Breathe Right Nasal Strips failed to ameliorate sleep quality and congestion issues for patients with chronic nocturnal nasal congestion, based on a study of 2 randomized controlled trials conducted.
Breathe Right Nasal Strips (BRNS) failed to ameliorate sleep quality and congestion issues for patients with chronic nocturnal nasal congestion, based on a study of 2 randomized controlled trials conducted.
The nasal strips are made of flexible, spring-like bands that are placed above the flare of the nostrils and open the nasal passages as the bands lift the sides of the nose when straightening back to its original shape.
Patients were randomized to use either BRNS or a placebo strip for approximately 8 hours each night for 14 days and were then asked to complete the Nocturnal Rhinoconjunctivitis Quality of Life Questionnaire (NRQLQ). A total of 270 subjects were administered their randomized strip and included in 2 multicenter, double-blind, randomized controlled trials. There were 140 patients in study 1 and 130 in study 2.
The NRQLQ assessed factors such as each individual’s overall quality of sleep and symptoms felt when waking up in the morning. There was not a significant difference between BRNS and the placebo strips in the NRQLQ “Sleep Problems” domain and the “Feel Tired and Unrefreshed” item of the “Symptoms on Waking in the Morning” domain on days 7 and 14. This information showcases the lack of effectiveness of the BRNS and its failure to differentiate from the placebo, according to the researchers.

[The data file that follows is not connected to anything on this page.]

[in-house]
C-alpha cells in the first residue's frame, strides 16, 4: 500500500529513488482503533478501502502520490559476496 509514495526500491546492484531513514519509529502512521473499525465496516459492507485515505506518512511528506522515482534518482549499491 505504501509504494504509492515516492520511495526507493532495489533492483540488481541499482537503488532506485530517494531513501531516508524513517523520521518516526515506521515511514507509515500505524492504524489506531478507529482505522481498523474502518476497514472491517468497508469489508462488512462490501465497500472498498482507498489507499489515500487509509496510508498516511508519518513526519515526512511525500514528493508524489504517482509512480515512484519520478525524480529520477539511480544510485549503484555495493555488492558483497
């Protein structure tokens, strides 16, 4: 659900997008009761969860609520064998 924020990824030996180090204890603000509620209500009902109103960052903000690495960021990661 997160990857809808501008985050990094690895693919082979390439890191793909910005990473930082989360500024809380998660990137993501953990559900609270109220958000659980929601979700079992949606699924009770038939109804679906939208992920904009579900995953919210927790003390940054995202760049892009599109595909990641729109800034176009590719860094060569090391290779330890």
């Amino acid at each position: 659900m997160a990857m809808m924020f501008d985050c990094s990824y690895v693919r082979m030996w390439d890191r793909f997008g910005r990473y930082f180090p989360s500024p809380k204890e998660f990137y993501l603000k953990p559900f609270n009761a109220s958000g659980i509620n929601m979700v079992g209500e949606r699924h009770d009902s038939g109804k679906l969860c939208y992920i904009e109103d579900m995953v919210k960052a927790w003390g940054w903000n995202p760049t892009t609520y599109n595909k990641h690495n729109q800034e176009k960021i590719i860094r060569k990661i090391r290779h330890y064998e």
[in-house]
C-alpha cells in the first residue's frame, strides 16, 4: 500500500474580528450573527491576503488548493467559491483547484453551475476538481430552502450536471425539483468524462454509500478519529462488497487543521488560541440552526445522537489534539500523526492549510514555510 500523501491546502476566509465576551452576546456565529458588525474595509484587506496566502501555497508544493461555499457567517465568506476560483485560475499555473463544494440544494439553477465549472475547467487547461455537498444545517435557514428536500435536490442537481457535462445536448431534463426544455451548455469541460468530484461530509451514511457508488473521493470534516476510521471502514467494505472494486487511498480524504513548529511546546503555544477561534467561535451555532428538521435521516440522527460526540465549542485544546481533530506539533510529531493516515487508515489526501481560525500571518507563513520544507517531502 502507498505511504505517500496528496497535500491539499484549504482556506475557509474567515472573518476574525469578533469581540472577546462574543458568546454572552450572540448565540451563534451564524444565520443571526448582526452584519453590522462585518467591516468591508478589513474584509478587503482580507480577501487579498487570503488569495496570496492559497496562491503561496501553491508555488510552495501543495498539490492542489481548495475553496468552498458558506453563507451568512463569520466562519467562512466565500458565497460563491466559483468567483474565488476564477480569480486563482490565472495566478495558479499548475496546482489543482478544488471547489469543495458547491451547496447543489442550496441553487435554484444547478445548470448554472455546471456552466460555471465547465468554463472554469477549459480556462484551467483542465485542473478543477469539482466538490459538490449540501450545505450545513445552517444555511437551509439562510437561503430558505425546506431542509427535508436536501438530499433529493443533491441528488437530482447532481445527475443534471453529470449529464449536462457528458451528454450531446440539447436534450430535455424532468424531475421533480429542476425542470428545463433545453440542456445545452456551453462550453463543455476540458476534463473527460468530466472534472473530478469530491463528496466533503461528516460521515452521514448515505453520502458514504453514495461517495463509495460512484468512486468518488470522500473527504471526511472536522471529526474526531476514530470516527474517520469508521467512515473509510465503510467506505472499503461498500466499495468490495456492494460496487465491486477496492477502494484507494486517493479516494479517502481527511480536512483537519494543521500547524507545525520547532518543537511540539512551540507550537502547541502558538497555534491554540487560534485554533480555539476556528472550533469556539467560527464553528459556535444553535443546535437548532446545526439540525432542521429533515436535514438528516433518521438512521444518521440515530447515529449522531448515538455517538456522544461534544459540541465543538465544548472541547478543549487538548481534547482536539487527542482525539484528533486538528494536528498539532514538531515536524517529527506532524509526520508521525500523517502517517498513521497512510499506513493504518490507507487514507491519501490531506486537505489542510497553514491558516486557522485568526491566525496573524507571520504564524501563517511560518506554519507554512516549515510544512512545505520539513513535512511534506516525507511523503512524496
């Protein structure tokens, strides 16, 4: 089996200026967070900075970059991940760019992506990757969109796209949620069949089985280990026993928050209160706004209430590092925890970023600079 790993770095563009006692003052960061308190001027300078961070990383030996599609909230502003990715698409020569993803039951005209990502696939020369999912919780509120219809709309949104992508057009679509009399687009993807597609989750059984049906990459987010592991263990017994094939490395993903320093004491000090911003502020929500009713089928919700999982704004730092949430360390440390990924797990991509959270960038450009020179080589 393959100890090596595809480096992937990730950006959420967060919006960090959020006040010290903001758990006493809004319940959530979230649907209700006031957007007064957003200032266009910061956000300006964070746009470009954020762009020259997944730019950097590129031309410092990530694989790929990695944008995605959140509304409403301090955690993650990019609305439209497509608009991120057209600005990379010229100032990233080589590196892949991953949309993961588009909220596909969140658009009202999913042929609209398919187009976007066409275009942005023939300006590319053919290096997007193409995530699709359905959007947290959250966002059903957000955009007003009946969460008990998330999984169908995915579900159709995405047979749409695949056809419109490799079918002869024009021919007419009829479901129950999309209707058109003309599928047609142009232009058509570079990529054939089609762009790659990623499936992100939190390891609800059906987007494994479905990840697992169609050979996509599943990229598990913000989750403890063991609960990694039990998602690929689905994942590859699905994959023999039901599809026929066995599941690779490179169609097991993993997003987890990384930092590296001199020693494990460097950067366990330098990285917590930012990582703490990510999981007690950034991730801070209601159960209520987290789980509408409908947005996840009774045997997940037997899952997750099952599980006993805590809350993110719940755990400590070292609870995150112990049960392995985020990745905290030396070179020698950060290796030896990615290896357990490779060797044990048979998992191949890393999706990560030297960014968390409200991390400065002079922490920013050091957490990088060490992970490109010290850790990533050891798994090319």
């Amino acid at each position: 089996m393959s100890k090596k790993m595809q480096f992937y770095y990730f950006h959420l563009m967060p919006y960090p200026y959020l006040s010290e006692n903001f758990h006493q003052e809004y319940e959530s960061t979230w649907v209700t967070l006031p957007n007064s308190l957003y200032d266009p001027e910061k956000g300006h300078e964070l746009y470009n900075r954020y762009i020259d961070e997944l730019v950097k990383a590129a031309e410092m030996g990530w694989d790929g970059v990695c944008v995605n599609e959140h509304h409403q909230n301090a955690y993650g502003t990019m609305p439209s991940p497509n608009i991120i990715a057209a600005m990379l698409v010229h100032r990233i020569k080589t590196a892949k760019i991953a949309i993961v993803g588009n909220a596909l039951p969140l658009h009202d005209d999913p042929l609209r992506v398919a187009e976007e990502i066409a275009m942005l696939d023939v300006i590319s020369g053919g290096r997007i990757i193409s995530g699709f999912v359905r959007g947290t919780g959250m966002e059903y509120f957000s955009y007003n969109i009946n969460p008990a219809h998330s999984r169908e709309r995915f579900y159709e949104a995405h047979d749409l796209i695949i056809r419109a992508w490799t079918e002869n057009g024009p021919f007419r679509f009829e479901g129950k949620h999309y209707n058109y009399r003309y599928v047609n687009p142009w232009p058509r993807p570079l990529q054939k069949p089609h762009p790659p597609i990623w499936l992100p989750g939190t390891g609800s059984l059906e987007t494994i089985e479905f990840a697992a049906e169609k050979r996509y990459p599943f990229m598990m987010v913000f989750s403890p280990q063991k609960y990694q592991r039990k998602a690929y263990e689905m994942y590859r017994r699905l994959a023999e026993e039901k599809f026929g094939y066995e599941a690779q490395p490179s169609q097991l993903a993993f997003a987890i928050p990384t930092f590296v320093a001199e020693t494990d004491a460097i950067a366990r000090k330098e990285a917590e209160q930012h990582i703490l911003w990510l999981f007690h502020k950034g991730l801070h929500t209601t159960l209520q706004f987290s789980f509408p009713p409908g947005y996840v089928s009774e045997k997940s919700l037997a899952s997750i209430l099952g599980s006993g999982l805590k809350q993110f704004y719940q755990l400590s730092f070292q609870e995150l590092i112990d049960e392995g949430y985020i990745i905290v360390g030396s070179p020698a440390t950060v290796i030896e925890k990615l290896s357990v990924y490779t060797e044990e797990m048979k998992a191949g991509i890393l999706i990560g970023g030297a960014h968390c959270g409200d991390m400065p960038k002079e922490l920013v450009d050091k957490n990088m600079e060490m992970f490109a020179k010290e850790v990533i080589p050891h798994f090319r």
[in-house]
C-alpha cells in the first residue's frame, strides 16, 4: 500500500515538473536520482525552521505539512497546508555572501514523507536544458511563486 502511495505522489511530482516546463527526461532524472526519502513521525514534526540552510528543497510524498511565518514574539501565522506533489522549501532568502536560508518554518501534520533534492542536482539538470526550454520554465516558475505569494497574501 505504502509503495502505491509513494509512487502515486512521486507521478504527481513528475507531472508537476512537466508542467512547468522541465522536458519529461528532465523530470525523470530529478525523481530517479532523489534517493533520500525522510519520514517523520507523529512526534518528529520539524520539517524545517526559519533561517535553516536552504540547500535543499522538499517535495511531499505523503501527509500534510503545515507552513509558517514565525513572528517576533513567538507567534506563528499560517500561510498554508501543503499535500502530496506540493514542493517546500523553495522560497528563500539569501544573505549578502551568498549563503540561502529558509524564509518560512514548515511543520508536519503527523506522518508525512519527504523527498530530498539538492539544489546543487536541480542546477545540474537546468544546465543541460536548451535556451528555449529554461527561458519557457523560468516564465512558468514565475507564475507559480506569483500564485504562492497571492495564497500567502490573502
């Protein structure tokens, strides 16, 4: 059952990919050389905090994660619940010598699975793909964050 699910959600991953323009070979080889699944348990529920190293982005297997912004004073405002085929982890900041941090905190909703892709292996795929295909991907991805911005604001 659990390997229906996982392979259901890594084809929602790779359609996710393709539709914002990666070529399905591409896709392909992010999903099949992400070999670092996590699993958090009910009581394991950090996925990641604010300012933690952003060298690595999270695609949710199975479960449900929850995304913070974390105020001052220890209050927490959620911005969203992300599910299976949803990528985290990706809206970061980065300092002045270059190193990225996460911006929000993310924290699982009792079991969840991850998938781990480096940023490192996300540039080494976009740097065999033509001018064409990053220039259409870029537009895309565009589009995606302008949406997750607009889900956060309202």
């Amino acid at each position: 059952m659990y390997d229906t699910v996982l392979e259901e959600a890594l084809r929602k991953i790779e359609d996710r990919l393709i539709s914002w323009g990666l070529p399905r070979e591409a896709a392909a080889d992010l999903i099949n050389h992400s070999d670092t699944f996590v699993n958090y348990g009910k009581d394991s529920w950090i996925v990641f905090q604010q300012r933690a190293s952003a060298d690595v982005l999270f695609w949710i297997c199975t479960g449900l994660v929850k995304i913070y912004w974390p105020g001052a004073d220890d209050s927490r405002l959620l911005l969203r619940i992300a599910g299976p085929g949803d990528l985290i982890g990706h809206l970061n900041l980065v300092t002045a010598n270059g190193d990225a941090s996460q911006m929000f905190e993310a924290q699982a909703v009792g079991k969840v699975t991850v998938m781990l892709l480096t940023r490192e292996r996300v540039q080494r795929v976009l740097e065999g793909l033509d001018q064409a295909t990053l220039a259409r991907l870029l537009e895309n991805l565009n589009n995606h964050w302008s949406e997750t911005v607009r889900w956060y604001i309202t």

The lack of significant impact that BRNS had on subjects in the study reveals a failure to lessen sleep quality and congestion issues. While these strips may be functionable for individuals who do not suffer from chronic nocturnal nasal congestion, the study showcased the ineffectiveness of BRNS for this select group. Yet, the findings of a possibly strong placebo effect may suggest that another study will be necessary.
Noss MJ, Cielsa R, Shanga G. Sleep quality and congestion with breathe right nasal strips: two randomized controlled trials [published online July 19, 2019]. Adv Ther. doi: 10.1007/s12325-019-01005-5.